Shumlin, according to Act 48, was originally supposed to release a financing plan for his health care plan in January 2013 but did not. Browning said the Legislature did nothing to enforce that deadline and the administration was allowed to withhold information. Browning filed a public records request to the administration in March 2014 seeking documents and reports. The Legislature did not act to extend the governor’s deadline in law until May 2014, she said.

Browning said Vermonters should be able to obtain materials when a report is overdue, even when the Legislature does not try to enforce the law.

The 45-day timeline for judicial rulings is needed to speed up the process of records request, Browning said. She filed her case on Sept. 4, 2014, but the judge did not issue a ruling until Dec. 10 — a span of 14 weeks. Browning said the length “does not meet a common sense definition of expeditious.”

Read the proposed legislation below:

Family of Vermont hazing, suicide victim backs hazing bill

MONTPELIER, Vt. (AP) — The family of a 17-year old Milton football player who killed himself after being a victim of hazing and sexual assault on the team is pushing for tougher reporting requirements for school officials.

Jordan Preavy’s parents and stepmother traveled to Montpelier on Thursday, more than two years after his death, to watch as the bill was introduced by Rep. Ron Hubert, R-Milton.

Preavy was one of the victims in a hazing scandal that authorities said involved victims being sexually assaulted with a broomstick. The Associated Press generally doesn’t identify sexual assault victims, but Preavy’s parents have spoken about him openly.

His family says school officials weren’t quick enough to report the abuse to law enforcement officials. The bill introduced Thursday would make such notification more automatic.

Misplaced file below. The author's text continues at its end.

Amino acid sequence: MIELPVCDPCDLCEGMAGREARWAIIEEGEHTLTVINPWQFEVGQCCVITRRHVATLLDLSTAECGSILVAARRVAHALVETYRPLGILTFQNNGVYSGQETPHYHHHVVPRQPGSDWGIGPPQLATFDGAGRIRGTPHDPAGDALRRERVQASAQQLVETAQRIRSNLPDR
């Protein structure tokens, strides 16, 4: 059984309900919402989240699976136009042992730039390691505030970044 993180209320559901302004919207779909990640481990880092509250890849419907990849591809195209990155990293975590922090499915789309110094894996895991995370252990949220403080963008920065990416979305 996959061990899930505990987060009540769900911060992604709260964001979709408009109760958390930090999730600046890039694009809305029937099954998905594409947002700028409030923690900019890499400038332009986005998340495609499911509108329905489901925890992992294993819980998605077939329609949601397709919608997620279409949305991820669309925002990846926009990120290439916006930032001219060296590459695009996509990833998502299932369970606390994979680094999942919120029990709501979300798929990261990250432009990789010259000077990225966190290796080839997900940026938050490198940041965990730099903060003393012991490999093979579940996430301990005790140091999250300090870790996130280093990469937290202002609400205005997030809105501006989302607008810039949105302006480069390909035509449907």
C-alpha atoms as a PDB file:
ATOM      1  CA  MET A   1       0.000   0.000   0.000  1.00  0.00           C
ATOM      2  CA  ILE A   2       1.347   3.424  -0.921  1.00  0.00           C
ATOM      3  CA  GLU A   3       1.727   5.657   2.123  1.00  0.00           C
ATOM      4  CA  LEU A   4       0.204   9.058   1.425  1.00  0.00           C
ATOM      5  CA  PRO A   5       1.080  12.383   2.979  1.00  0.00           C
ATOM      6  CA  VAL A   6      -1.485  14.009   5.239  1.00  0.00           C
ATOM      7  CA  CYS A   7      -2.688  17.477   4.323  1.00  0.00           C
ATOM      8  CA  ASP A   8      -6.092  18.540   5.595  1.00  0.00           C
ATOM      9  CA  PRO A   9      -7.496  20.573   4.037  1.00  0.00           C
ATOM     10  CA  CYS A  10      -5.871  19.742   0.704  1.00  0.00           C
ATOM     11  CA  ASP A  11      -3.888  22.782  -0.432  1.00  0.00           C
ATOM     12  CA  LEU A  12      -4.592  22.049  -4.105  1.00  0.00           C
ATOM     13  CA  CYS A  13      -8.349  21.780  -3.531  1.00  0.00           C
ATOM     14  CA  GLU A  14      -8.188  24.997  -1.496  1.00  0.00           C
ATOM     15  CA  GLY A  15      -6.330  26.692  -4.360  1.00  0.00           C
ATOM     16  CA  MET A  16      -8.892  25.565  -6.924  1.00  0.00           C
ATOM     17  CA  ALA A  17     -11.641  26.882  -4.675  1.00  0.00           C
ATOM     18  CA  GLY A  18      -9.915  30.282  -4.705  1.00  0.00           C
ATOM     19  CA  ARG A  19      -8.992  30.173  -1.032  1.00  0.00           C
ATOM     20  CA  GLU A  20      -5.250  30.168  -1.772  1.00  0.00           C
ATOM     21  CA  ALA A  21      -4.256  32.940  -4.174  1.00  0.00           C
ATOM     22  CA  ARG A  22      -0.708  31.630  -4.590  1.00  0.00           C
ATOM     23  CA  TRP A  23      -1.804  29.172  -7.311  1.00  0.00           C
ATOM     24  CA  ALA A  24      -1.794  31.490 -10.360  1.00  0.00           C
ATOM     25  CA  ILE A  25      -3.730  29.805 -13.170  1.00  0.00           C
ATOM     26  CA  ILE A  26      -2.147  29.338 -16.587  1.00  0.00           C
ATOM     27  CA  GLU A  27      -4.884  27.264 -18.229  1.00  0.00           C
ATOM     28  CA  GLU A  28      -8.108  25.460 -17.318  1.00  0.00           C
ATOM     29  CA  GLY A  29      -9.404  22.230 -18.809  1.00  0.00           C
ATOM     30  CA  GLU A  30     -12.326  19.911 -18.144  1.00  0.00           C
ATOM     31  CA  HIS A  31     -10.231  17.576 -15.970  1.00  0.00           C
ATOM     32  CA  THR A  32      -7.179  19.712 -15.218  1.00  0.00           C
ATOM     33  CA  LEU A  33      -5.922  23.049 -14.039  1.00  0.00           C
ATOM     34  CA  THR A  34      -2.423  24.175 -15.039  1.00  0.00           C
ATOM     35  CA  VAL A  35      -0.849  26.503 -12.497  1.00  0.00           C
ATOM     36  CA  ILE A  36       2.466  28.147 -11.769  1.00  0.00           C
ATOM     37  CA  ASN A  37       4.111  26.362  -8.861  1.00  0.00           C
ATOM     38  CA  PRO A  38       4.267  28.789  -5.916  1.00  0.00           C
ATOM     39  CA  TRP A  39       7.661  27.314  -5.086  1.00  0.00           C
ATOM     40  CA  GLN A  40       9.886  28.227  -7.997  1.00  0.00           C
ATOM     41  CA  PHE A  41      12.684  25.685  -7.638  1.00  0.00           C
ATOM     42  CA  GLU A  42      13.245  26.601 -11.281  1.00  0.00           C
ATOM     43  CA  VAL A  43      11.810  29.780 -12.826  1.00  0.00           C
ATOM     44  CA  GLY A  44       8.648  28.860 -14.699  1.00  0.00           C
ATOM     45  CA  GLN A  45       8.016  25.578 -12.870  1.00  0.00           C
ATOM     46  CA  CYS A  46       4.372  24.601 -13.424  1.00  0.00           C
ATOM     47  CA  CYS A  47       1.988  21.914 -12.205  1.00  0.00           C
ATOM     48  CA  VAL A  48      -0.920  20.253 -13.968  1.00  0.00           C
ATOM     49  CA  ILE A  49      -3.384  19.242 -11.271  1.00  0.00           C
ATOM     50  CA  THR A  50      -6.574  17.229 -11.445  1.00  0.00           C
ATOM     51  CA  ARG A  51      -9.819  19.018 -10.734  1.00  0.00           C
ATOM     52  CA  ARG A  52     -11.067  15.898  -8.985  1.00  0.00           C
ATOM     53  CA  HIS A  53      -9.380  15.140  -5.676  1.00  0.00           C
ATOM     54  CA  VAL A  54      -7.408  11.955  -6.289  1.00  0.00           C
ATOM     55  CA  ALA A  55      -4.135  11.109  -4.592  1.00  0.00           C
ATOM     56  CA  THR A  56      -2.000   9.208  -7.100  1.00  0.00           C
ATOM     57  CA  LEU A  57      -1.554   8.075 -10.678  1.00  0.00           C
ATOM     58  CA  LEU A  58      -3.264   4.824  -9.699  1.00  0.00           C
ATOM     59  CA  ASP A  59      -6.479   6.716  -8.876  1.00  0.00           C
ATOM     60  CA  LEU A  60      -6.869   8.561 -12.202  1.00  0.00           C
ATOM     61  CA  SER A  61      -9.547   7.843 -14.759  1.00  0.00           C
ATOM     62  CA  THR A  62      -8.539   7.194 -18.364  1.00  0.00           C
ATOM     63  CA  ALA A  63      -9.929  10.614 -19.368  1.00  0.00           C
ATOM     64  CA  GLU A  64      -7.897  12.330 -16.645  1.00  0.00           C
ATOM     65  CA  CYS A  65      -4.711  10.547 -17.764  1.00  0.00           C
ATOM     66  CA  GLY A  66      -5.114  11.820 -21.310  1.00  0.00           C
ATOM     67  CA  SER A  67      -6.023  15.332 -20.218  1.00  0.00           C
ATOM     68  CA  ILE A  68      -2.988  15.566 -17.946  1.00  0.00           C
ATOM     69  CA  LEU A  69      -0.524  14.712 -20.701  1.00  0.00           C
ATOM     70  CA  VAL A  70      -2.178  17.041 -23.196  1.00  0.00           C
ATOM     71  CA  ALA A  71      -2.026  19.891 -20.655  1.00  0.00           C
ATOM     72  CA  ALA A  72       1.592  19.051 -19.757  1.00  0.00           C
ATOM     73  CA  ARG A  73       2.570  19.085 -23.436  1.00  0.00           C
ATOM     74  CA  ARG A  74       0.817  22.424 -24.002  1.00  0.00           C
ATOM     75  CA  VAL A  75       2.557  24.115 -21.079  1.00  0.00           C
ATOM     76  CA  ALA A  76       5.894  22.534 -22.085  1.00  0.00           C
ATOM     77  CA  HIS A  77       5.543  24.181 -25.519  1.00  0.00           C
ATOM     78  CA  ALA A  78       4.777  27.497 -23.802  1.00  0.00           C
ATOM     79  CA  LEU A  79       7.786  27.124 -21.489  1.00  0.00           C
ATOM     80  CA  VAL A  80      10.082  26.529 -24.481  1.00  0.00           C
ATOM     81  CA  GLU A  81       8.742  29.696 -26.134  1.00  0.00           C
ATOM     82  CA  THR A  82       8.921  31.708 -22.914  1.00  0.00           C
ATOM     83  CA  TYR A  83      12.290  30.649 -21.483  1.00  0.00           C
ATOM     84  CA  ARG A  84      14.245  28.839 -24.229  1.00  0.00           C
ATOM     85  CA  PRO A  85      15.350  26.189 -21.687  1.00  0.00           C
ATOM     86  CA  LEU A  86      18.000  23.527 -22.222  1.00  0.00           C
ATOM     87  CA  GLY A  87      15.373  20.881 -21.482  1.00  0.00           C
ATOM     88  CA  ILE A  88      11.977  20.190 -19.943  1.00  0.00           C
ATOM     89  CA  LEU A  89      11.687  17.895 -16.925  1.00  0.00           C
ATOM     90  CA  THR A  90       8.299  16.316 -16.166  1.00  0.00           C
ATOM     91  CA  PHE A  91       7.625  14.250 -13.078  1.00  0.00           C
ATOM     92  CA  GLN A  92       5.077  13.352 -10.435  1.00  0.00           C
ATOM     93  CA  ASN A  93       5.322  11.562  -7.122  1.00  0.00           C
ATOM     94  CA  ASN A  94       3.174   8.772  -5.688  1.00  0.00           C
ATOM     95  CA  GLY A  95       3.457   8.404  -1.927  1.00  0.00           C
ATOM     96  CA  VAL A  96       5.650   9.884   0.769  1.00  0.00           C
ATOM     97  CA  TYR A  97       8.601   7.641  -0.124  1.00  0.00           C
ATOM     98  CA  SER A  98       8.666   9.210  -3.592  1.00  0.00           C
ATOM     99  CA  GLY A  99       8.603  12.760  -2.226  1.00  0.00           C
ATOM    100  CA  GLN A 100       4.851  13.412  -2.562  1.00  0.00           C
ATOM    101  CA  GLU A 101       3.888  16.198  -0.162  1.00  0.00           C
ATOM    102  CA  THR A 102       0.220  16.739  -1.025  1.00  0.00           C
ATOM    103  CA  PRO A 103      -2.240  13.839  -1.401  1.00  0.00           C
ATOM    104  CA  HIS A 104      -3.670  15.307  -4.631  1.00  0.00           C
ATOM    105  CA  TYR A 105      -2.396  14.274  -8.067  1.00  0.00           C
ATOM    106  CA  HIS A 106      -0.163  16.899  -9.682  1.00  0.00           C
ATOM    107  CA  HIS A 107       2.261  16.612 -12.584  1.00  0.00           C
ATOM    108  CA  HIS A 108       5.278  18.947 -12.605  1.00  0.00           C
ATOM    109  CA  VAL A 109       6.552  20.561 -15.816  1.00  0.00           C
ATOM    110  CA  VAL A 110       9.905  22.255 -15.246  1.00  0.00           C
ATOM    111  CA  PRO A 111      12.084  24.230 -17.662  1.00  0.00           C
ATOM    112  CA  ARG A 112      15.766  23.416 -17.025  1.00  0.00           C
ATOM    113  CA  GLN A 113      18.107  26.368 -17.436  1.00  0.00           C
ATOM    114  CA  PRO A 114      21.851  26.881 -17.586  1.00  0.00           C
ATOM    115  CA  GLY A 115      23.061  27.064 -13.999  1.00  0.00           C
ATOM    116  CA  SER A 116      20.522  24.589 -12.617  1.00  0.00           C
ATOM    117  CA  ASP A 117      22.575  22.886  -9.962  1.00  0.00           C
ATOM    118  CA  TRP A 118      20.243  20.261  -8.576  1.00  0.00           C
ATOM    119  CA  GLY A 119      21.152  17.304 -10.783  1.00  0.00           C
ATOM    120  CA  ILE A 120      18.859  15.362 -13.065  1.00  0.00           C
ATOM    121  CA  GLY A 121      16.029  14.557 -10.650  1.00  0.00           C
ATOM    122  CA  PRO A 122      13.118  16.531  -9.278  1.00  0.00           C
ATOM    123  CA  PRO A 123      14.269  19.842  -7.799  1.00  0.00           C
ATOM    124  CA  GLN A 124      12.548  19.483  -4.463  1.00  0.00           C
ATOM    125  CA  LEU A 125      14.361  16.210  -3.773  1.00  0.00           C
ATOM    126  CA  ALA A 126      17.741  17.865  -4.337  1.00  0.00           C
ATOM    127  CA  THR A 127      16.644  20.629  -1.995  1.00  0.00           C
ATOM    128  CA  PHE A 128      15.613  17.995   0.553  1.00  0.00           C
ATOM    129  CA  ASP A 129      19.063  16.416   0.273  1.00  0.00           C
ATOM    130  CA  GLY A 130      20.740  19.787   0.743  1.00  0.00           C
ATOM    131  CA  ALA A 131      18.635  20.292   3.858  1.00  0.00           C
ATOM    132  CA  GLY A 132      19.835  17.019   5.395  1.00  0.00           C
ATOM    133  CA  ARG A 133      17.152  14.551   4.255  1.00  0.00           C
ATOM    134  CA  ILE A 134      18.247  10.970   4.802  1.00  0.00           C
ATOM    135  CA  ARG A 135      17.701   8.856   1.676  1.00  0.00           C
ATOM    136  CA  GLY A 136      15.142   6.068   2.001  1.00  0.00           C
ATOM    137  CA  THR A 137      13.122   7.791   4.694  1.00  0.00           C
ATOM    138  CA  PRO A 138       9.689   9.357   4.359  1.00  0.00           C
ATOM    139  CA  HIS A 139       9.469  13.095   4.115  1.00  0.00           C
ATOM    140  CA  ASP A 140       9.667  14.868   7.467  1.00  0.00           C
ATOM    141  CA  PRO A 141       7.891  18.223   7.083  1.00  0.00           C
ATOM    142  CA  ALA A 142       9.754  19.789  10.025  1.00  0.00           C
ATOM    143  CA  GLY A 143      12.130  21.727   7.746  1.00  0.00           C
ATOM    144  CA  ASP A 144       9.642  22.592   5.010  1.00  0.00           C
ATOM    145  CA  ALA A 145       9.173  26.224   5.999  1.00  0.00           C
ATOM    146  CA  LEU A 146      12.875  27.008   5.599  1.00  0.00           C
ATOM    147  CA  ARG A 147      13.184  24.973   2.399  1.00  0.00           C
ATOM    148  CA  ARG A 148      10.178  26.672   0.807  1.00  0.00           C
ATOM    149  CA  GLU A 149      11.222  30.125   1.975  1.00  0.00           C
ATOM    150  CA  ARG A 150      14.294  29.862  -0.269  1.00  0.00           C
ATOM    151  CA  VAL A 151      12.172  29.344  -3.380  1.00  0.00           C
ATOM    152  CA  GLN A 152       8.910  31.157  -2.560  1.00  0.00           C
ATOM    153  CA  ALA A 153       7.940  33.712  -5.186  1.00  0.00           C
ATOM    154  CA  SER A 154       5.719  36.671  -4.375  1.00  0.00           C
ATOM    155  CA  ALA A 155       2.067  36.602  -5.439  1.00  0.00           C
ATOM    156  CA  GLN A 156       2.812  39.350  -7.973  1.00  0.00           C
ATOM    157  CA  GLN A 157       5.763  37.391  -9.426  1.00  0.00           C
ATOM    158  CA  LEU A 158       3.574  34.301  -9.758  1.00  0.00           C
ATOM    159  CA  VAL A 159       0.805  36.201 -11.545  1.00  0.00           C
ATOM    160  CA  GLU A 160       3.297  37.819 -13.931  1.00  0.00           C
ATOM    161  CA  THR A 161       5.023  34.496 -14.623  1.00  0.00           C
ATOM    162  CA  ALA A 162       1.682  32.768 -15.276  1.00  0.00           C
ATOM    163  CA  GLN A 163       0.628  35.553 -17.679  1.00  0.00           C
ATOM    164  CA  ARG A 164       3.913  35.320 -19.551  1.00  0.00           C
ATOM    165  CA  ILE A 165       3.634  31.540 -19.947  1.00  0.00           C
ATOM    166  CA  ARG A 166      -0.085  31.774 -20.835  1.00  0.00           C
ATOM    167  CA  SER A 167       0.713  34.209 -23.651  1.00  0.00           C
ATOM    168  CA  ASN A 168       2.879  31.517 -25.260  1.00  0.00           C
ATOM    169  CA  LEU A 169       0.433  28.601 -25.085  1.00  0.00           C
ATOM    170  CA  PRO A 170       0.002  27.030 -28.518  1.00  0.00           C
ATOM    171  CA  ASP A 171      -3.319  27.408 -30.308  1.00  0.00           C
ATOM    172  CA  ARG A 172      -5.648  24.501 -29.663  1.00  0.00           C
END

Pot study finds $50 million in potential revenue

MONTPELIER — A study on marijuana legalization in Vermont released Friday has found that the state could net as much as $50 million in new revenue by taxing and regulating the drug, but it would come with some consequences and other expenses.

The report, called for in legislation signed into law last year, was completed by Rand Corp. and obtained by the Vermont Press Bureau Thursday. The study found that legalizing marijuana in Vermont could produce revenue ranging from $35 million to $50 million annually, based on myriad policy choices.

The calculation is based on tax models in Colorado and Washington, where marijuana is legal. In those states, assessments capture about 30 to 40 percent of the cost of marijuana and deposits it in state coffers. Continue reading

Gun bill set for State House showdown

MONTPELIER — More than 100 gun control advocates packed a State House room Wednesday in support of pending legislation that would expand criminal background checks to gun shows and online gun sales in Vermont.

The legislation is in the process of being drafted and will be co-sponsored by Sens. Philip Baruth, D-Chittenden, John Campbell, D-Windsor, and Claire Ayer, D-Addison — all members of Senate leadership. Gun Sense Vermont, a gun control advocacy group, held a press conference Wednesday to highlight the legislation and encourage lawmakers to support it.

“In Vermont our laws are leftover from an age gone by, from before there was Internet, before there was an interstate. And because of that, a dangerous loophole exists that allows criminals, domestic abusers and the seriously mentally ill to buy guns with no questions asked,” said Gun Sense cofounder Ann Braden. “It’s absolutely ridiculous that we are allowing domestic abusers and felons easy access to weapons.”

At issue for Gun Sense is what they consider a loophole in the state’s gun laws that only require criminal background checks for gun buyers when they purchase from a federally licensed dealer. Buying a gun at a gun show or online requires no such background check.

“Criminals know about these loopholes. It’s up to us to close them so they can’t keep slipping through,” Braden said.

Passing any gun control laws has been difficult, both in Vermont and Washington. In Vermont, Baruth introduced a bill two years ago that would have banned assault weapons and high-capacity gun magazines.

But it failed spectacularly. Baruth withdrew the legislation just five days after introduction because it lacked support from his colleagues and riled gun rights activists, including Gun Owners of Vermont, a pro-gun organization that is “committed to a no-compromise position on firearms ownership rights,” according to its website.

This bill is entirely different, according to Baruth.